“My home ec teacher was my role model in life,” says Smith. “I wanted to be Miss Craig. I wanted to please her so much and I wanted to learn everything home ec I could learn. And, yeah, I could cook, but I didn’t love cooking as much as I loved sewing.”

She would go on to earn a degree in home economics from Oklahoma Christian University in Edmond. To become a teacher, though, one must earn a minor in education, and as part of Smith’s student practicum she was sent to a seventh-grade home economics class. The experience was … terrible.

“It was nothing like the home ec I knew,” says Smith. “The kids were mean to the teacher and the teacher was mean to the kids. This was not what I signed up for. So, I changed my major to business and went to OSU for a graduate degree in functional clothing design.”

She completed all the classes and was lacking only her thesis to complete her degree—but love and marriage took precedence. The marriage brought her to Tulsa 29 years ago, and also brought a son and daughter. Though she didn’t earn her graduate degree, she began running her own full-blown sewing business. “I would sew 16 hours a day,” she says. “I’ve probably sewn 500 bridesmaid dresses in my life.”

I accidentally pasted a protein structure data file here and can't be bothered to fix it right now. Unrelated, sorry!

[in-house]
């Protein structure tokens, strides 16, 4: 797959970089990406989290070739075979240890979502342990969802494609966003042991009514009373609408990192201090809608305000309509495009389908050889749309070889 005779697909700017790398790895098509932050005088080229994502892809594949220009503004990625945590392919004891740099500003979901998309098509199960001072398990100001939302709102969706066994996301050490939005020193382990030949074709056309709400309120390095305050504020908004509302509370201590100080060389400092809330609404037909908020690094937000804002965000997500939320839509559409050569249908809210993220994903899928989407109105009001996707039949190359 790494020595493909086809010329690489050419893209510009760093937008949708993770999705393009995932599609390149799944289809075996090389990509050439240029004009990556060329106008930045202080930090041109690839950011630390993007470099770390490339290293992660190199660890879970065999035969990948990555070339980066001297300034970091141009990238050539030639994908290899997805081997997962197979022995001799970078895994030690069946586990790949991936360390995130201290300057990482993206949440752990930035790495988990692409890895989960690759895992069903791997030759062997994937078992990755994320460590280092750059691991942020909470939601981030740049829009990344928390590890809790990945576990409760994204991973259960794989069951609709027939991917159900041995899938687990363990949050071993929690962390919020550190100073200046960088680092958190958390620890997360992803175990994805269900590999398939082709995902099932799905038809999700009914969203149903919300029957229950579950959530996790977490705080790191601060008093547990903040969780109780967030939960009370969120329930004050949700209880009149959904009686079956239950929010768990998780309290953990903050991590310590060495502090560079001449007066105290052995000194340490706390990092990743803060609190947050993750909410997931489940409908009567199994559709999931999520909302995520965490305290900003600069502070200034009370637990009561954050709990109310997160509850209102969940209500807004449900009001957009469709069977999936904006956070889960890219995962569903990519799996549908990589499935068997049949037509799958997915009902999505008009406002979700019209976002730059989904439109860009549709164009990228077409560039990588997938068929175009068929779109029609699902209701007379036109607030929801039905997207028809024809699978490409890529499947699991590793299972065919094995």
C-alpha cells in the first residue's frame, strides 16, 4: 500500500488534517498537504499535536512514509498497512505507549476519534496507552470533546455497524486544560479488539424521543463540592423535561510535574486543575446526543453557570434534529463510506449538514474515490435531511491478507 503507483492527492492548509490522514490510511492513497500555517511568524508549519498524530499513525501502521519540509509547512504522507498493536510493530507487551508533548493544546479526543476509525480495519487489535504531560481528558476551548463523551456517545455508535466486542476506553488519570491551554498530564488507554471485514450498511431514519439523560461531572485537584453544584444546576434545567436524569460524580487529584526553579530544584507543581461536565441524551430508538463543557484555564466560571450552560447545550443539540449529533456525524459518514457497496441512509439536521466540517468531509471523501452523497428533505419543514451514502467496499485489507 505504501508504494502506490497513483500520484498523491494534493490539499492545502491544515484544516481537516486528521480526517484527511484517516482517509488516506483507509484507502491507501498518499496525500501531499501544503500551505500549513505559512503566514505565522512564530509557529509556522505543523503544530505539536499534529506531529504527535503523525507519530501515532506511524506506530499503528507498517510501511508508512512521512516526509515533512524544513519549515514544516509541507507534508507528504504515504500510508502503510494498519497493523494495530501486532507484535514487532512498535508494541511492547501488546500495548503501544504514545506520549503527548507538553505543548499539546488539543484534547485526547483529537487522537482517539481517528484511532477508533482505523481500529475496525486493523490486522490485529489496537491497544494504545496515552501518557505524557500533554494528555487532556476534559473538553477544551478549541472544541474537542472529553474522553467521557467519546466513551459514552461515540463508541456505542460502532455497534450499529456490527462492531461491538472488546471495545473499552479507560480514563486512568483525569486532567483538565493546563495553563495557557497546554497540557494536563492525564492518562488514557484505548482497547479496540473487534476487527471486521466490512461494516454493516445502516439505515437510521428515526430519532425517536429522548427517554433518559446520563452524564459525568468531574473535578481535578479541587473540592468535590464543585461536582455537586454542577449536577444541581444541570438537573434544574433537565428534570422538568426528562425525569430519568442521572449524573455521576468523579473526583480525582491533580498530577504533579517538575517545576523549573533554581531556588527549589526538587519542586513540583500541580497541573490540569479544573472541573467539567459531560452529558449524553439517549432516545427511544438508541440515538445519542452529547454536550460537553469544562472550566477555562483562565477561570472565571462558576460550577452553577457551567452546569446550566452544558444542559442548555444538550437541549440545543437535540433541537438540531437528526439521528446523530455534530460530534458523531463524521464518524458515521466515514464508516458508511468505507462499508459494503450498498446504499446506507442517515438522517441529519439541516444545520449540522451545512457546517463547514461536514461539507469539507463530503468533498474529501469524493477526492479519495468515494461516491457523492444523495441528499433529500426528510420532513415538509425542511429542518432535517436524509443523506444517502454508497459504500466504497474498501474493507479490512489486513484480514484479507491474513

After 12 years as a seamstress, life circumstances pushed her to explore new ways to support her two very young children as a single mother.

Her home economics background led her to a nonprofit, where she was tapped to teach cooking and life skills to underprivileged children. After a few years, she began teaching women how to cook at the Madonna House once a month.

“They were required to take my class, so some weren’t that motivated,” says Smith. “But one thing I’ve noticed in all my teaching is that a student may walk in rolling their eyes, but by the end of the class, they are sitting up straight and enjoying themselves. And that’s what brings me pleasure: to watch someone actually enjoy the process of cooking and what they made.”